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Virtual Event | Opportunities for Applying the AUKUS Model in South Korea
South Korean Marine's assault amphibious vehicles (KAAV) participate in the 73rd Armed Forces Day on October 1, 2021, in Pohang, South Korea. (Getty Images)
South Korean Marine's assault amphibious vehicles (KAAV) participate in the 73rd Armed Forces Day on October 1, 2021, in Pohang, South Korea. (Getty Images)

Virtual Event | Opportunities for Applying the AUKUS Model in South Korea

This event will premiere on this page at 12:00 p.m. EST, Thursday, March 3. Register for the event here.

The AUKUS agreement’s transfer of nuclear submarine technology to Australia could substantially enhance Indo-Pacific security, giving Canberra the high-endurance, long-distance, stealthy platform it needs to project power to seas that China might contest. But the AUKUS model could also be applied to benefit other U.S. Asian allies—most importantly South Korea and Japan. Although leaders in both nations advocate acquisition of nuclear submarines to counter threats from China and North Korea, do other advanced non-nuclear anti-surface and anti-submarine warfare options make more sense? Which set of options might be most likely to strengthen alliance security ties between Washington, Seoul, and Japan?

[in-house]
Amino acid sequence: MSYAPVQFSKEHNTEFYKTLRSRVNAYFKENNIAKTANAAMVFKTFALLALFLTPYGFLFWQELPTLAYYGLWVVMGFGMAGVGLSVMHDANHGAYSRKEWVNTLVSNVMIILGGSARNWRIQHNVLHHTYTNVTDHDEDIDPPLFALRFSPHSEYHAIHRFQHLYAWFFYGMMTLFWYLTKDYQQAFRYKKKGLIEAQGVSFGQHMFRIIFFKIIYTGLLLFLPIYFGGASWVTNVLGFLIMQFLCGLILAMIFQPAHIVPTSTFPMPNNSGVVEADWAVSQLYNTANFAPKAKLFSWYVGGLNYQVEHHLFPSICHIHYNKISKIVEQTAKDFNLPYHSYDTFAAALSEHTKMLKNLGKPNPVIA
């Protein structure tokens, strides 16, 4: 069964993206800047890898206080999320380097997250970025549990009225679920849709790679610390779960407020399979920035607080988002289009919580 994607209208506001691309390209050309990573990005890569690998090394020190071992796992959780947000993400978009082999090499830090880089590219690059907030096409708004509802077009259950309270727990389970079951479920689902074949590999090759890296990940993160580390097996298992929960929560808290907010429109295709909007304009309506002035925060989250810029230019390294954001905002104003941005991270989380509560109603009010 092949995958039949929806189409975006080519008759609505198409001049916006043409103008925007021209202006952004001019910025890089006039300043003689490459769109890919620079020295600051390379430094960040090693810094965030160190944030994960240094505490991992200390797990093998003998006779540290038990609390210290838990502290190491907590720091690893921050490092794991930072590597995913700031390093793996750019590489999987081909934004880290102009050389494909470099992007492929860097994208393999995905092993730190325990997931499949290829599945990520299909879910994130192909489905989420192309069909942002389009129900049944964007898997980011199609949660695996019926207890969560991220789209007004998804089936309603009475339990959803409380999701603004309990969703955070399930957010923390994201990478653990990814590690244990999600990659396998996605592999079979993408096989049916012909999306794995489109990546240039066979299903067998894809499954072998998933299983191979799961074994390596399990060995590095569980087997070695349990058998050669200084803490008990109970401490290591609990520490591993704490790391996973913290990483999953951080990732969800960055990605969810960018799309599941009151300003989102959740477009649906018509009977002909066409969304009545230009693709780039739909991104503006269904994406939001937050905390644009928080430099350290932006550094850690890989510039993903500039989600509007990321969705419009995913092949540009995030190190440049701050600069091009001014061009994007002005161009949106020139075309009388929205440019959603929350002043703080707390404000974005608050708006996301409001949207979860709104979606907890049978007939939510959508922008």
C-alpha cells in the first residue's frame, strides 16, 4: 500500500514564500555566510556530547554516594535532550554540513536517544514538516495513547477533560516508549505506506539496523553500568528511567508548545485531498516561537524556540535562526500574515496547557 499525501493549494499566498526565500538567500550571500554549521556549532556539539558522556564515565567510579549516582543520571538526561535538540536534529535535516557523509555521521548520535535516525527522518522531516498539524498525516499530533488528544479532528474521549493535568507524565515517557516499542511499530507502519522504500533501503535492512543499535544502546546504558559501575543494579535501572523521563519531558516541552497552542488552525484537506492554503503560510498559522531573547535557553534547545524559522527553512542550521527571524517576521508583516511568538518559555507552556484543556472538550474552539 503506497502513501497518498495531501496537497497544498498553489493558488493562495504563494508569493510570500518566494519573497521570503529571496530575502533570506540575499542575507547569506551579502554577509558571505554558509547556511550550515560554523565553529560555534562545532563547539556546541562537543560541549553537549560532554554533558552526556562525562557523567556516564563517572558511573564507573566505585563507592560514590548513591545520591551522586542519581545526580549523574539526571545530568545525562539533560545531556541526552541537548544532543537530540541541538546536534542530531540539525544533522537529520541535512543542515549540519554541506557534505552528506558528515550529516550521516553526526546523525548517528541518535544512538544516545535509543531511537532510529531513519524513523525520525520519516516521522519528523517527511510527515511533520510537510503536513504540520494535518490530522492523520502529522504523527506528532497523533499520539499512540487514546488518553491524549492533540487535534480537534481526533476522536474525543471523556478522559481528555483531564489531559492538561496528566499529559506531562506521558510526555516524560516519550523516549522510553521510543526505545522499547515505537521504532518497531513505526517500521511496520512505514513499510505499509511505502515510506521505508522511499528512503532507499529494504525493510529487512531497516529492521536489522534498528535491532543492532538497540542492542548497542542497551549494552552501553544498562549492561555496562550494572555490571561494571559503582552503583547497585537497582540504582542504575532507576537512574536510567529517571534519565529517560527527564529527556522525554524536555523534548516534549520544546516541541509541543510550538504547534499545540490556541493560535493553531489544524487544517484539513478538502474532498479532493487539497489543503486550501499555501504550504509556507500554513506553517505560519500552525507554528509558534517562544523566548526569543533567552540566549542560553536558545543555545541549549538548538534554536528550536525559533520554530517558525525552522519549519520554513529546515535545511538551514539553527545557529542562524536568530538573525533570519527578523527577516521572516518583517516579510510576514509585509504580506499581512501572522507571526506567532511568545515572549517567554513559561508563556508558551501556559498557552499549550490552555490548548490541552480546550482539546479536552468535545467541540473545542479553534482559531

Join Hudson Institute Senior Fellow Bryan Clark for a discussion on this timely issue with expert panelists Henry Sokolski, Dr. Park Young-June, and Dr. Park Chang Kwoun of Hongik University.

Speakers

Henry Sokolski

Executive Director, Non-Proliferation Policy Education Center

Park Young-June

Professor, Korea National Defense University

Park Chang-Kwoun

Professor, Hongik University, Research Fellow, Korean Institute for Defense Analysis

Moderator

Bryan Clark

Senior Fellow and Director, Center for Defense Concepts and Technology, Hudson Institute

Hudson Experts

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